When JCAM (the Jewish Cemetery Association of Massachusetts), currently directed by Stanley Kaplan and overseen by a volunteer Board of Directors, was formed in 1984, it began with the administration of 17 Jewish cemeteries, five of which had been completely abandoned. Today, JCAM administers 110 of the 209 Jewish cemeteries in Massachusetts, including the oldest (the Temple Ohabei Shalom Cemetery in East Boston) and the newest (the Beit Olam Cemetery in Wayland). JCAM has also become an important Jewish cultural and historical resource, caretakers of the history of the Massachusetts Jewish community.
The second oldest Jewish cemetery under JCAM’s care is Hebrew Charitable Burial Ground in the Maplewood neighborhood of Malden, a suburb of Boston. It was founded in 1851, as a final resting place for Boston’s poorest immigrant Jews, who came to the United States during the major waves of emigration from Eastern Europe in the 1800’s and early 1900’s. Although these refugees from persecution and poverty came to build new lives, many of those lives were cut short due to illness and unsafe working conditions, frequent side effects of extreme poverty. Children in particular were especially vulnerable to poor sanitary conditions, the spread of illness and the absence of effective medical treatment.
The Hebrew Charitable Burial Ground is filled to capacity with over 1,400 graves, including 760 infants who did not survive their first year on earth and 679 children and teenagers. Over the years, many groups tried to manage the cemetery, which had no endowment and no assets, only the liability of its annual maintenance. In 1949, it passed to the auspices of the Jewish War Veterans, Malden Post #74 and in 1990, the Vets approached JCAM with its substantial resources to take over the cemetery. Once again, JCAM assumed its role, and fulfilled its mission, of preventing the abandonment, and ensuring the care, of any Jewish cemetery in the state.
The restoration of this small burial ground in the heart of one of the oldest Jewish communities around the Mystic River began in 2012. Malden residents, both Jews and non-Jews, members of Greater Boston’s Jewish community , as well as state and local representatives, solidly backed this effort. Donors, large and small, stepped forward to participate in this mitzvah. Because of the extreme poverty of those who rested in its grounds, only 150 graves were marked and these broken, fallen monuments were repaired by JCAM. Although a list of the decedents exists, there was no way to know exactly where a particular individual is buried as no map of the cemetery layout survived. To address this issue, JCAM initiated a “brick-by-brick” campaign in which one could sponsor a brick inscribed with the name and date of death of a “forgotten” child to symbolically memorialize their brief life. These bricks line the main walkway of the cemetery and the campaign continues until all those buried are recognized.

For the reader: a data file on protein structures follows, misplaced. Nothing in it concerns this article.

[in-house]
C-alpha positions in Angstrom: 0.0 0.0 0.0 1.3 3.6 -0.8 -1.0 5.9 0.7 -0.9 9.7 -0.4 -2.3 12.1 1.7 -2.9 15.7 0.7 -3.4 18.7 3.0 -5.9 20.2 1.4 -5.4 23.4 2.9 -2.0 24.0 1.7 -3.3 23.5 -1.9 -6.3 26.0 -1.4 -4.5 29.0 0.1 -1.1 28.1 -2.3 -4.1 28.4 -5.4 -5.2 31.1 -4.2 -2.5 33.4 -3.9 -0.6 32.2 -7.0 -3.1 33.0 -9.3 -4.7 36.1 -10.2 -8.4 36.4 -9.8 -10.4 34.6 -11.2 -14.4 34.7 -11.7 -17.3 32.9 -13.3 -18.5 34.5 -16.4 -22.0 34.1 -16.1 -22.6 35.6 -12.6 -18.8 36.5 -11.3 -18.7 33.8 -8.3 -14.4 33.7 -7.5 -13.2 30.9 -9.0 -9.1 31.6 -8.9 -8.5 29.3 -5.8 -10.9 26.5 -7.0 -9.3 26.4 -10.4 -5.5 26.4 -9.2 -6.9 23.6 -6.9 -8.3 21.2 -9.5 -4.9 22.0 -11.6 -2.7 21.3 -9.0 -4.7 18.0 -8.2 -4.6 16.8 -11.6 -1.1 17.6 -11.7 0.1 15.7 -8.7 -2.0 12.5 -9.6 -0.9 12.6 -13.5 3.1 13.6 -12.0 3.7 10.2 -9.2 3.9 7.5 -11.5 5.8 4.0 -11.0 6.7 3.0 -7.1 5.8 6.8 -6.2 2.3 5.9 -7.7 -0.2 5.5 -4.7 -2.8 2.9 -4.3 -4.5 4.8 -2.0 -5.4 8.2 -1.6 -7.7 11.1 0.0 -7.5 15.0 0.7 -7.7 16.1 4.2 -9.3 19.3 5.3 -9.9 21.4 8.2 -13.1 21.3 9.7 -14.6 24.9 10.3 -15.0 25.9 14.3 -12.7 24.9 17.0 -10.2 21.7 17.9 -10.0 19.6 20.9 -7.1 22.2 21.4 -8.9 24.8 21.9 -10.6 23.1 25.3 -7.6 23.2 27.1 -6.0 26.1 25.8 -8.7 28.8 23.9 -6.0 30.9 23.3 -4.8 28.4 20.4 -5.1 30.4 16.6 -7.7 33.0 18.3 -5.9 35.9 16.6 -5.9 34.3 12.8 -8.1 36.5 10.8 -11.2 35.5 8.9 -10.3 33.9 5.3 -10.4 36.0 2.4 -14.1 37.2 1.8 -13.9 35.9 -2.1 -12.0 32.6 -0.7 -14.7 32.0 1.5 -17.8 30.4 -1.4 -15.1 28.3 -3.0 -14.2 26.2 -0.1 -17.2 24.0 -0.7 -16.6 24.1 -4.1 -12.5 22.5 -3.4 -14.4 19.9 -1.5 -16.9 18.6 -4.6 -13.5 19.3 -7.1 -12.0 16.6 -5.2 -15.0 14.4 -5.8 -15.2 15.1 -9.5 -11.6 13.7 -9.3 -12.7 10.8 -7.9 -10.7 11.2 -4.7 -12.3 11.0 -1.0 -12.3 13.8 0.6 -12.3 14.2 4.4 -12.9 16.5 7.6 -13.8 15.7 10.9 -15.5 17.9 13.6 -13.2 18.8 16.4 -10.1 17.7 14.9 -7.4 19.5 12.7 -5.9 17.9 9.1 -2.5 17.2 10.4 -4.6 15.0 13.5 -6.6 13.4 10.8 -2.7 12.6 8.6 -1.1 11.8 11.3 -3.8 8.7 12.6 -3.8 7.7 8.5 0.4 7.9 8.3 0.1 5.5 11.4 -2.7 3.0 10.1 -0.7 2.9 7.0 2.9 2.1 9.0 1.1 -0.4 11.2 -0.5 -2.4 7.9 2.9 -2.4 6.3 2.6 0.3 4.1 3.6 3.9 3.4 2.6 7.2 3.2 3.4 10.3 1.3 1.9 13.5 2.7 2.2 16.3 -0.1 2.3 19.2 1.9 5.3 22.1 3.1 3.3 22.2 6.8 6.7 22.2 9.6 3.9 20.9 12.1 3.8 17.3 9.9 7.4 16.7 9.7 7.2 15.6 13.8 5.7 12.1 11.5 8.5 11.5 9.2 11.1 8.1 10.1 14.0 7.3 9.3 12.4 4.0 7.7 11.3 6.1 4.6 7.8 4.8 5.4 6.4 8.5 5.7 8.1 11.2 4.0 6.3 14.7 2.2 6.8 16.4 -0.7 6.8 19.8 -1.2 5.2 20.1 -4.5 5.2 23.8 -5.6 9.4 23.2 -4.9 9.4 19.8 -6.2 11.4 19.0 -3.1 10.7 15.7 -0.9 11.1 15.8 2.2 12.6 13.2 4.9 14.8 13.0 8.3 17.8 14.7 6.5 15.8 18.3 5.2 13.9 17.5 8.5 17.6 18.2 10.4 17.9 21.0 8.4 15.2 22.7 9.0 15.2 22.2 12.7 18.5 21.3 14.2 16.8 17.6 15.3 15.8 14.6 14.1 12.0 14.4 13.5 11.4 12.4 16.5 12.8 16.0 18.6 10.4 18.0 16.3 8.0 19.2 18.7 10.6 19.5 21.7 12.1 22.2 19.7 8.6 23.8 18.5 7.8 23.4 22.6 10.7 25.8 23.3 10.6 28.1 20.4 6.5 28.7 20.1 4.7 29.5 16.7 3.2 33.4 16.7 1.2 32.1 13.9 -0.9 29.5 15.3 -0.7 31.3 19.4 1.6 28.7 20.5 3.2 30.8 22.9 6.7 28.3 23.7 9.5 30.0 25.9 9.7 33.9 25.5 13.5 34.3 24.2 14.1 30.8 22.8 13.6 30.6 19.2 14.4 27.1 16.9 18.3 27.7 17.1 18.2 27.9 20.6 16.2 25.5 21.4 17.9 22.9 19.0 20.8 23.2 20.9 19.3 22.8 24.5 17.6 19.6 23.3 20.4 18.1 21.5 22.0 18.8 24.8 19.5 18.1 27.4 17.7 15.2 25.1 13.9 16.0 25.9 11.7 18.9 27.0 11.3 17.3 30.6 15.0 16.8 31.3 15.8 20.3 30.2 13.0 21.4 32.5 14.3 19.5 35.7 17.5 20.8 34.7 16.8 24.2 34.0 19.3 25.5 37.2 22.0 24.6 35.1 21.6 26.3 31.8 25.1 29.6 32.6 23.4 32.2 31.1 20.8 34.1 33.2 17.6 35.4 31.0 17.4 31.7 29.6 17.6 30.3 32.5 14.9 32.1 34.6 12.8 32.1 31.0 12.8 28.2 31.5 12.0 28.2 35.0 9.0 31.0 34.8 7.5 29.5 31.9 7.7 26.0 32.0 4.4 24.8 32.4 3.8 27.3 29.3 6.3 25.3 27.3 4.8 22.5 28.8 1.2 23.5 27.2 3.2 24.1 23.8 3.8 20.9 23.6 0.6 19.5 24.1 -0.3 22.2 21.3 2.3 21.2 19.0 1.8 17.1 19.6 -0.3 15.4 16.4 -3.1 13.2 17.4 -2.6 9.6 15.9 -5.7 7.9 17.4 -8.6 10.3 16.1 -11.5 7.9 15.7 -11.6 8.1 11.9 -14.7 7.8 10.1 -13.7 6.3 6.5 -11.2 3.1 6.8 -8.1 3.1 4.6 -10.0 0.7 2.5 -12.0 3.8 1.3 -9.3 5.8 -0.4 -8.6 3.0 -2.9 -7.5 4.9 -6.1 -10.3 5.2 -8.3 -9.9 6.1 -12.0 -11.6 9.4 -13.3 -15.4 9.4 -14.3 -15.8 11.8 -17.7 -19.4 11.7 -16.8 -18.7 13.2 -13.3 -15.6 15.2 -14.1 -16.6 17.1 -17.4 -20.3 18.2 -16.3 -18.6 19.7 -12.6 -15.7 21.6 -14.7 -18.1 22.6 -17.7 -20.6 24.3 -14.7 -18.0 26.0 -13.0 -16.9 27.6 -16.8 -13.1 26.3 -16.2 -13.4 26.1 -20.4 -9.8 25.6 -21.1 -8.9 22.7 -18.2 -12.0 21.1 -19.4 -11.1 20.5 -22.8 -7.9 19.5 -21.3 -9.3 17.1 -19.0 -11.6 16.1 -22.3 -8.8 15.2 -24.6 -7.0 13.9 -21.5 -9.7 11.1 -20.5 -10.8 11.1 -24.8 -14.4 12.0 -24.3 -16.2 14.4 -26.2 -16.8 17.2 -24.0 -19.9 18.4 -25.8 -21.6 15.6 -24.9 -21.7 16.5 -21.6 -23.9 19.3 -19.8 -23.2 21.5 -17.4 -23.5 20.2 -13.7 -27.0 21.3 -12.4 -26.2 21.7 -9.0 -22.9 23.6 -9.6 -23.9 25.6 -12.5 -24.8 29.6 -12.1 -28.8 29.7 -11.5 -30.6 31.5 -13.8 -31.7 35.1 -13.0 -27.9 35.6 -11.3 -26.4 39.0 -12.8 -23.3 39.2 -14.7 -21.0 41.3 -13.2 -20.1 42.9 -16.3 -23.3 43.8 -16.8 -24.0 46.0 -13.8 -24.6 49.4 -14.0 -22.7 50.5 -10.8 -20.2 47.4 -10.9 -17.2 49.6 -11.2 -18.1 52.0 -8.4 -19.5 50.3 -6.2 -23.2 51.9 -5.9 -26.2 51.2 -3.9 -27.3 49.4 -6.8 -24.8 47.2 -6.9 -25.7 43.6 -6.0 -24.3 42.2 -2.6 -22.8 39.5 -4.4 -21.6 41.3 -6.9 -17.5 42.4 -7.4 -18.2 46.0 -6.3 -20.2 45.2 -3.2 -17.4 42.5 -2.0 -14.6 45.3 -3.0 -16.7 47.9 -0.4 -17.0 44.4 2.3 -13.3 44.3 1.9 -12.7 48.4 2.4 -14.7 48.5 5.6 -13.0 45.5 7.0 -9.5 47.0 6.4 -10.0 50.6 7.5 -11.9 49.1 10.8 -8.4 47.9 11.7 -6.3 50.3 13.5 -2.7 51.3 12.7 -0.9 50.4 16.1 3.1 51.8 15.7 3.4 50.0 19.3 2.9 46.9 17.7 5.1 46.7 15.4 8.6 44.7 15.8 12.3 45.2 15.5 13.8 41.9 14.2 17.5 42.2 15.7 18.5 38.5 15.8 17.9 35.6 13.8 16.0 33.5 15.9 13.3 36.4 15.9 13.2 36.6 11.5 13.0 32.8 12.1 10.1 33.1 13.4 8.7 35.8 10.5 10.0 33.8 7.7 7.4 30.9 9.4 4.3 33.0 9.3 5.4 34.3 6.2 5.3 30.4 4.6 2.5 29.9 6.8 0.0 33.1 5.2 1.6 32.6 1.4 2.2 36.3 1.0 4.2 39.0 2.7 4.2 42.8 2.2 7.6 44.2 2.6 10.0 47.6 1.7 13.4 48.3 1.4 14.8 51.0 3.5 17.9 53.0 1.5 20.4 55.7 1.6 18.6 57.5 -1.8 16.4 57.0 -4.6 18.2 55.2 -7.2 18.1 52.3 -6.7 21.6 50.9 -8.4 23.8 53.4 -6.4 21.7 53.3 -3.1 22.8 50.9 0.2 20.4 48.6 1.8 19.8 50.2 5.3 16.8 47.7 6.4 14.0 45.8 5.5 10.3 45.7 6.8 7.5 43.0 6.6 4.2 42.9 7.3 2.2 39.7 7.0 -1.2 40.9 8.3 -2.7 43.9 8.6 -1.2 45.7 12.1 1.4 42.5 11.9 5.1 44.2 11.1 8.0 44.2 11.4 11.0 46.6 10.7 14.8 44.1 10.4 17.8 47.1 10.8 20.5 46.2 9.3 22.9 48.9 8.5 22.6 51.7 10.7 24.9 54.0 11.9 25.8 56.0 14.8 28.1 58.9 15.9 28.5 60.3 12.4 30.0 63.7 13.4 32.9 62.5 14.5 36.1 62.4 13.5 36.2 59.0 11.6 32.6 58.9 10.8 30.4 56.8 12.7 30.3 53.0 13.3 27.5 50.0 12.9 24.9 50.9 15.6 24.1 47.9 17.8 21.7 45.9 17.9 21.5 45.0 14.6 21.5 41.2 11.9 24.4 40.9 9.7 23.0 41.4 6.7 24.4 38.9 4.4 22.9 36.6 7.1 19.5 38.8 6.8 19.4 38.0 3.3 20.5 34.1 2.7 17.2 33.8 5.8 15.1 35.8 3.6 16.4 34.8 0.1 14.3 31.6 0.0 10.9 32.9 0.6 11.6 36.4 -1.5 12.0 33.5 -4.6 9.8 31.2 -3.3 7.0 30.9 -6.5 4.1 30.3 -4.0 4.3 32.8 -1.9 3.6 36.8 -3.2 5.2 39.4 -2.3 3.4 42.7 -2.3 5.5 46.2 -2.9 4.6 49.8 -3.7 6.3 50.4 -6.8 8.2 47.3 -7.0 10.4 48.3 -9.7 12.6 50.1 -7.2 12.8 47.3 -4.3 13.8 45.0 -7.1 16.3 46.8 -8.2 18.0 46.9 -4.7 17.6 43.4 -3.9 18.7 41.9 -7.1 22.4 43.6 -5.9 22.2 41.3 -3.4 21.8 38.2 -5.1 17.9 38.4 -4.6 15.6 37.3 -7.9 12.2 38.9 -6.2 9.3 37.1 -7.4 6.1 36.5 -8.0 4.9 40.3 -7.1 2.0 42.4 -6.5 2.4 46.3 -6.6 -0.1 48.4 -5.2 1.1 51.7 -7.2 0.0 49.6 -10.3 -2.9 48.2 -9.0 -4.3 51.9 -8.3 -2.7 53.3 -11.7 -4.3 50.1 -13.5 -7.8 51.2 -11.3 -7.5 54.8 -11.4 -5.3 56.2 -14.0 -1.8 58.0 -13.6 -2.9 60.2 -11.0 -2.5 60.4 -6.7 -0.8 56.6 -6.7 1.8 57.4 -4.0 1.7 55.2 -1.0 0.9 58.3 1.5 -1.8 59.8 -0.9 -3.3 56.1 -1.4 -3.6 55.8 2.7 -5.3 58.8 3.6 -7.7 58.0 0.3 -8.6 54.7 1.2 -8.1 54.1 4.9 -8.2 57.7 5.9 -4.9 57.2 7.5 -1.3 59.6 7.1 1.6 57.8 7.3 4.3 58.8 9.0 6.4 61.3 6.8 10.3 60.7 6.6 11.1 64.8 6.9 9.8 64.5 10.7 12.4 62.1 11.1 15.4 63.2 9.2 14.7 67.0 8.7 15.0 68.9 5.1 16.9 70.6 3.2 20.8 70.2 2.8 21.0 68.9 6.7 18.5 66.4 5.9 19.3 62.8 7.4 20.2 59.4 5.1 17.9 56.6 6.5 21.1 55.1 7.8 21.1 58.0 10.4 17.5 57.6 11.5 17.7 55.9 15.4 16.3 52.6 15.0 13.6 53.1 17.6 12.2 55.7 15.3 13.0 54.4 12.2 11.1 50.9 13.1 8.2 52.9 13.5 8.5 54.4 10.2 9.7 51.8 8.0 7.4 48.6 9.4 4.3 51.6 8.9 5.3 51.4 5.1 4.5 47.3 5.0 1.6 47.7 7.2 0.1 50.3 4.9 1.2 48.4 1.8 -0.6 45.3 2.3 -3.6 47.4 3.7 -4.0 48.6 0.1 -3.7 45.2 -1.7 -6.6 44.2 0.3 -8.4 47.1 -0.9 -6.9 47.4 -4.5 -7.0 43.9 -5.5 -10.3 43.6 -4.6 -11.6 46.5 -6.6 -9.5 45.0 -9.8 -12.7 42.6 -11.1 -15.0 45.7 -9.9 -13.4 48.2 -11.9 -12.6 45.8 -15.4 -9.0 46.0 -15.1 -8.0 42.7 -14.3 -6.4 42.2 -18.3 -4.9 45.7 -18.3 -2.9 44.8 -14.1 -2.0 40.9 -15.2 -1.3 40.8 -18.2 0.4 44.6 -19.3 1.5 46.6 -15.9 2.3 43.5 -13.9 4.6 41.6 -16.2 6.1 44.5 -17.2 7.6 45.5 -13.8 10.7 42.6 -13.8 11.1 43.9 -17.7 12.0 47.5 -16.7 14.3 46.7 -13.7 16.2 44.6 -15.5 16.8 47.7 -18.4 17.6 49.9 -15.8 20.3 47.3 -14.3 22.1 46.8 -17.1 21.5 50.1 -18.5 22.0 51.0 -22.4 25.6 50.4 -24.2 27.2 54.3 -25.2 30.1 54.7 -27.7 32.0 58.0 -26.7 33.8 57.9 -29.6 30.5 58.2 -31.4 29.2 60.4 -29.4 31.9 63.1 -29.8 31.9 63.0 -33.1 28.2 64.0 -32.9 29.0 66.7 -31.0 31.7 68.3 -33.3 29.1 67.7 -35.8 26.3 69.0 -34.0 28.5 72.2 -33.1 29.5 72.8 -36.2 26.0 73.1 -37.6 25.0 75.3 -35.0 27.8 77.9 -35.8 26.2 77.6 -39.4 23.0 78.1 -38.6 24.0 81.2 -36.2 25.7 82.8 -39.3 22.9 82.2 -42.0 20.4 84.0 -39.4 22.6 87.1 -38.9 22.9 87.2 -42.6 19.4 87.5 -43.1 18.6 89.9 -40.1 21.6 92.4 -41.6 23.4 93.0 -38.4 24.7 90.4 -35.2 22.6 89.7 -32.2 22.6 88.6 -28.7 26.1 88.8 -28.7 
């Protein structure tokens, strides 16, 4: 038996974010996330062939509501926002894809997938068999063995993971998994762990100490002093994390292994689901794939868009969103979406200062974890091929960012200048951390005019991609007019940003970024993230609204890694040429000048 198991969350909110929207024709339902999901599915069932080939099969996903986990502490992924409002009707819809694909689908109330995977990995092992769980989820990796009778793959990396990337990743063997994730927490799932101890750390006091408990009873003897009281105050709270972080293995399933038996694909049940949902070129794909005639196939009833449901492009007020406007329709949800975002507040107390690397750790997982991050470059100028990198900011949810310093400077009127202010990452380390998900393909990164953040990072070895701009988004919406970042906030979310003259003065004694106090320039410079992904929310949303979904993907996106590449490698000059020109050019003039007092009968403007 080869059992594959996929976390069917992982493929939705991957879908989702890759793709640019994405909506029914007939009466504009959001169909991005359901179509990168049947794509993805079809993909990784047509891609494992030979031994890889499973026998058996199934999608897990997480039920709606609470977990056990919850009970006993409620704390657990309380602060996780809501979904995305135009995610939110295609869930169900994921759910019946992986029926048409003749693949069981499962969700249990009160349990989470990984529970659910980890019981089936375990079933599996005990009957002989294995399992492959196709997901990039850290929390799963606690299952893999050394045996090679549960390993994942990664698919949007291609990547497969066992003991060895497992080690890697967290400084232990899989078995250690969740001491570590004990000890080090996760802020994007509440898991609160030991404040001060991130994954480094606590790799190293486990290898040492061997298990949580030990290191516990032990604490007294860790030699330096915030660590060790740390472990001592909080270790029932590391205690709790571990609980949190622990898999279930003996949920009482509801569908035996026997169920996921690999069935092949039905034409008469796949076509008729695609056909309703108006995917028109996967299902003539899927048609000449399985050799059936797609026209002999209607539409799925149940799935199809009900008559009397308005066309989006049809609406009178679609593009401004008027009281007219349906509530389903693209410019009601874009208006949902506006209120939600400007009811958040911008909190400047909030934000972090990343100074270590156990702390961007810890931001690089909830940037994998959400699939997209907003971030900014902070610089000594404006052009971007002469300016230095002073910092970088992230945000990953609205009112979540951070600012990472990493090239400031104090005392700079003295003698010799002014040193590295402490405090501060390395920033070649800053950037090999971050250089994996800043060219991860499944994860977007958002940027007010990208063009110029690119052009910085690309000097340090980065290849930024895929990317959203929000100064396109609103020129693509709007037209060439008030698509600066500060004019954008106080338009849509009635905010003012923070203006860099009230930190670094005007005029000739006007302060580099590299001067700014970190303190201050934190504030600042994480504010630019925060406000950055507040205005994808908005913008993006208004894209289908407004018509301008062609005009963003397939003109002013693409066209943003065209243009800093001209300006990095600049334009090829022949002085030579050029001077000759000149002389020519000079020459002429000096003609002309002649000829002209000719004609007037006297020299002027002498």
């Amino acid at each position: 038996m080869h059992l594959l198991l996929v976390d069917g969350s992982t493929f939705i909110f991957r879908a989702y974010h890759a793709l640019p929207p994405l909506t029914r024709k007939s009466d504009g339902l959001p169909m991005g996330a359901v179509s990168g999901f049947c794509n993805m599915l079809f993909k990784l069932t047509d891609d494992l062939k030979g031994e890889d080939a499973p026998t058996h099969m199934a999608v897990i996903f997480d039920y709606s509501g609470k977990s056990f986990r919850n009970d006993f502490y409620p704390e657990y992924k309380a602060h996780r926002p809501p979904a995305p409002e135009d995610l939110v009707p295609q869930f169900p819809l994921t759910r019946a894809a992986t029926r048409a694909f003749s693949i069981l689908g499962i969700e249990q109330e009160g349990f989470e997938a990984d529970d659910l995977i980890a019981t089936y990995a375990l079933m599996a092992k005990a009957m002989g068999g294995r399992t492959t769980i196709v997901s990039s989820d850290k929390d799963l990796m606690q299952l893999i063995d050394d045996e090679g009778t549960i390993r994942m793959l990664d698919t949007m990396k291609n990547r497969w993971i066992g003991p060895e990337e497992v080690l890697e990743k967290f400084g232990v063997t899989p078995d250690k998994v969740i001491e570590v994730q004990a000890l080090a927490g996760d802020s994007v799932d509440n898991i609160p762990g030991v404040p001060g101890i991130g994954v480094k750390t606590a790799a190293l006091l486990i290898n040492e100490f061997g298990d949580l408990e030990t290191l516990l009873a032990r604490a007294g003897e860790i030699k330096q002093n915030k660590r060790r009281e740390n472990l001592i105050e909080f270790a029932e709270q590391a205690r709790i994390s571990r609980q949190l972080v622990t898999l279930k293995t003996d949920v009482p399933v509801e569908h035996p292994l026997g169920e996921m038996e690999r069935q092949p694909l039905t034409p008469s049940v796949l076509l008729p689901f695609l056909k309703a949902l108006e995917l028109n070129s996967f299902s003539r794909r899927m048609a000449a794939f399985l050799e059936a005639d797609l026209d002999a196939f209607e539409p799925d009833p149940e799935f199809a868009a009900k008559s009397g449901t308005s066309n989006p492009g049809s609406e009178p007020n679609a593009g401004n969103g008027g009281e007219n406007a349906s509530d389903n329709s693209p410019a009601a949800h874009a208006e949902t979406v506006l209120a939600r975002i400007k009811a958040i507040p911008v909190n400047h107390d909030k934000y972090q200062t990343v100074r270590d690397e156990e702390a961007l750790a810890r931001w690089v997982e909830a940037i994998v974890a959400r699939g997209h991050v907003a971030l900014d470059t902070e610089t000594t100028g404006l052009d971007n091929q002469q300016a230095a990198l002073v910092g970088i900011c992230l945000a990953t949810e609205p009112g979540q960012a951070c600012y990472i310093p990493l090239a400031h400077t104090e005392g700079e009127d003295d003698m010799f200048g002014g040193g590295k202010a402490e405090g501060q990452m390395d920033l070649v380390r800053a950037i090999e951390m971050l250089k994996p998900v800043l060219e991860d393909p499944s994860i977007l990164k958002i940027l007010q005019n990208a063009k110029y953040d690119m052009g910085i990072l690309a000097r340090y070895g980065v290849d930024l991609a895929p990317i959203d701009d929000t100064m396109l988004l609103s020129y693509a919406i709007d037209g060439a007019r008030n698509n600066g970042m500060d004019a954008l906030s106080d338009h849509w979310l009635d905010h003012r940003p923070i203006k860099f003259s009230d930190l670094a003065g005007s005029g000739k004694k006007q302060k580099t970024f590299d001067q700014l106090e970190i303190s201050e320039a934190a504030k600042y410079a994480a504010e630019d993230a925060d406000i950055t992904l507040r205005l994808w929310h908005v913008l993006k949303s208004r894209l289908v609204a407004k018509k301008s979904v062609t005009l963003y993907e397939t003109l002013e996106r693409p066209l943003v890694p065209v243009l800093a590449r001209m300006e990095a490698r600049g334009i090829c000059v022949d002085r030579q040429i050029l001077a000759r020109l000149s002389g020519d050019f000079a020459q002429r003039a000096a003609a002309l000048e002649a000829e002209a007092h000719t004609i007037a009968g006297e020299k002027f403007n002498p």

The refurbishment culminated in the creation of a children’s memorial garden and sculpture of three children sitting on a log, holding a stick with a butterfly. The historic cemetery was officially rededicated in 2013.
The Hebrew Charitable Burial Ground’s future as an essential part of Massachusetts Jewish history, is secure. And the many hundreds of souls who rest there are guaranteed never to be forgotten.
For more information about the Hebrew Charitable Burial Ground or to donate a memorial brick in the name of one of the children interred, please go to their website: www.jcam.org, and, specifically, http://jcam.org/Pages/HCBG/photos.php and http://jcam.org/Pages/HCBG/rededication.php.